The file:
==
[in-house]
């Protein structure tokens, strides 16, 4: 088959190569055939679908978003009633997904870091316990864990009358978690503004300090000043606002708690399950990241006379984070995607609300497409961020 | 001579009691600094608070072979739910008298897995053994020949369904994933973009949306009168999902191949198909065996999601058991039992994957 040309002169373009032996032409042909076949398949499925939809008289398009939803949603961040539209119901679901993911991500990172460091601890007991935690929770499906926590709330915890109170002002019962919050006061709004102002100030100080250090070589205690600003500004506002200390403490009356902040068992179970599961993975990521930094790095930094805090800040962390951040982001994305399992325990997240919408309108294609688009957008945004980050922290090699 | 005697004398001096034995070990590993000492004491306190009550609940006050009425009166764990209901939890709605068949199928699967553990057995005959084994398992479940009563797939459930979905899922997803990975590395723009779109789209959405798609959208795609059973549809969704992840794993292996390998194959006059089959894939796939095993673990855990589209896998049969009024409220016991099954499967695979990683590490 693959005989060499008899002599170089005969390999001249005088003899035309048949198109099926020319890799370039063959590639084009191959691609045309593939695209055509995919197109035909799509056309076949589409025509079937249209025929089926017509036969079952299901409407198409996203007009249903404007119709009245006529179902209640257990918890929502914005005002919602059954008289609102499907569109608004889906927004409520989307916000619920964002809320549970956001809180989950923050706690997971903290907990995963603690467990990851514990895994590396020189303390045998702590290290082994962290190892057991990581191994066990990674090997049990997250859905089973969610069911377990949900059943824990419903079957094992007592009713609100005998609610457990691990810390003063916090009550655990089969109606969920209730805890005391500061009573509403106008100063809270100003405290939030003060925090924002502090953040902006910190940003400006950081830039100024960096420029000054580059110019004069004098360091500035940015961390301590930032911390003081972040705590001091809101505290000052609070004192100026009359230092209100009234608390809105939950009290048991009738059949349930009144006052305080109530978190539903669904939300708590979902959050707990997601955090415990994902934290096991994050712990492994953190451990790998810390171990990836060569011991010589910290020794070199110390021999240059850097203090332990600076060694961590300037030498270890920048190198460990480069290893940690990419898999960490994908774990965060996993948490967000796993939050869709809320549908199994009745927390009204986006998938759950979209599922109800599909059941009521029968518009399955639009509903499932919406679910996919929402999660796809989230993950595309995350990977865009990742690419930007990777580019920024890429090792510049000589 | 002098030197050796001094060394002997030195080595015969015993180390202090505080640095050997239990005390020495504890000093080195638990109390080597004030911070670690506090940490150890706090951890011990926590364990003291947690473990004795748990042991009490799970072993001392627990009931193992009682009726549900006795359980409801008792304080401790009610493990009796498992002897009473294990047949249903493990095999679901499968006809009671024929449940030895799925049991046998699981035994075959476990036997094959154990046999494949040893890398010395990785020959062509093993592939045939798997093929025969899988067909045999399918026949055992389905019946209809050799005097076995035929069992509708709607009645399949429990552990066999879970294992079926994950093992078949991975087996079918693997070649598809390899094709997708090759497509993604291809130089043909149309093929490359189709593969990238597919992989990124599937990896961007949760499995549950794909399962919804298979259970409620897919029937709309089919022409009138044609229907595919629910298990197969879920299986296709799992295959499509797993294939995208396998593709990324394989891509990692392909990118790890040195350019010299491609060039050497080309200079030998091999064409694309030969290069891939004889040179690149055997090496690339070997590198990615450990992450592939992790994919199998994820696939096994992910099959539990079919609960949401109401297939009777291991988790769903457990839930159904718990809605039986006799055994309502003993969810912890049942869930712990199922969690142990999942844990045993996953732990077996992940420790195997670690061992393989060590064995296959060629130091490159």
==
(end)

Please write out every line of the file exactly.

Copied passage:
[in-house]
């Protein structure tokens, strides 16, 4: 088959190569055939679908978003009633997904870091316990864990009358978690503004300090000043606002708690399950990241006379984070995607609300497409961020 | 001579009691600094608070072979739910008298897995053994020949369904994933973009949306009168999902191949198909065996999601058991039992994957 040309002169373009032996032409042909076949398949499925939809008289398009939803949603961040539209119901679901993911991500990172460091601890007991935690929770499906926590709330915890109170002002019962919050006061709004102002100030100080250090070589205690600003500004506002200390403490009356902040068992179970599961993975990521930094790095930094805090800040962390951040982001994305399992325990997240919408309108294609688009957008945004980050922290090699 | 005697004398001096034995070990590993000492004491306190009550609940006050009425009166764990209901939890709605068949199928699967553990057995005959084994398992479940009563797939459930979905899922997803990975590395723009779109789209959405798609959208795609059973549809969704992840794993292996390998194959006059089959894939796939095993673990855990589209896998049969009024409220016991099954499967695979990683590490 693959005989060499008899002599170089005969390999001249005088003899035309048949198109099926020319890799370039063959590639084009191959691609045309593939695209055509995919197109035909799509056309076949589409025509079937249209025929089926017509036969079952299901409407198409996203007009249903404007119709009245006529179902209640257990918890929502914005005002919602059954008289609102499907569109608004889906927004409520989307916000619920964002809320549970956001809180989950923050706690997971903290907990995963603690467990990851514990895994590396020189303390045998702590290290082994962290190892057991990581191994066990990674090997049990997250859905089973969610069911377990949900059943824990419903079957094992007592009713609100005998609610457990691990810390003063916090009550655990089969109606969920209730805890005391500061009573509403106008100063809270100003405290939030003060925090924002502090953040902006910190940003400006950081830039100024960096420029000054580059110019004069004098360091500035940015961390301590930032911390003081972040705590001091809101505290000052609070004192100026009359230092209100009234608390809105939950009290048991009738059949349930009144006052305080109530978190539903669904939300708590979902959050707990997601955090415990994902934290096991994050712990492994953190451990790998810390171990990836060569011991010589910290020794070199110390021999240059850097203090332990600076060694961590300037030498270890920048190198460990480069290893940690990419898999960490994908774990965060996993948490967000796993939050869709809320549908199994009745927390009204986006998938759950979209599922109800599909059941009521029968518009399955639009509903499932919406679910996919929402999660796809989230993950595309995350990977865009990742690419930007990777580019920024890429090792510049000589 | 002098030197050796001094060394002997030195080595015969015993180390202090505080640095050997239990005390020495504890000093080195638990109390080597004030911070670690506090940490150890706090951890011990926590364990003291947690473990004795748990042991009490799970072993001392627990009931193992009682009726549900006795359980409801008792304080401790009610493990009796498992002897009473294990047949249903493990095999679901499968006809009671024929449940030895799925049991046998699981035994075959476990036997094959154990046999494949040893890398010395990785020959062509093993592939045939798997093929025969899988067909045999399918026949055992389905019946209809050799005097076995035929069992509708709607009645399949429990552990066999879970294992079926994950093992078949991975087996079918693997070649598809390899094709997708090759497509993604291809130089043909149309093929490359189709593969990238597919992989990124599937990896961007949760499995549950794909399962919804298979259970409620897919029937709309089919022409009138044609229907595919629910298990197969879920299986296709799992295959499509797993294939995208396998593709990324394989891509990692392909990118790890040195350019010299491609060039050497080309200079030998091999064409694309030969290069891939004889040179690149055997090496690339070997590198990615450990992450592939992790994919199998994820696939096994992910099959539990079919609960949401109401297939009777291991988790769903457990839930159904718990809605039986006799055994309502003993969810912890049942869930712990199922969690142990999942844990045993996953732990077996992940420790195997670690061992393989060590064995296959060629130091490159």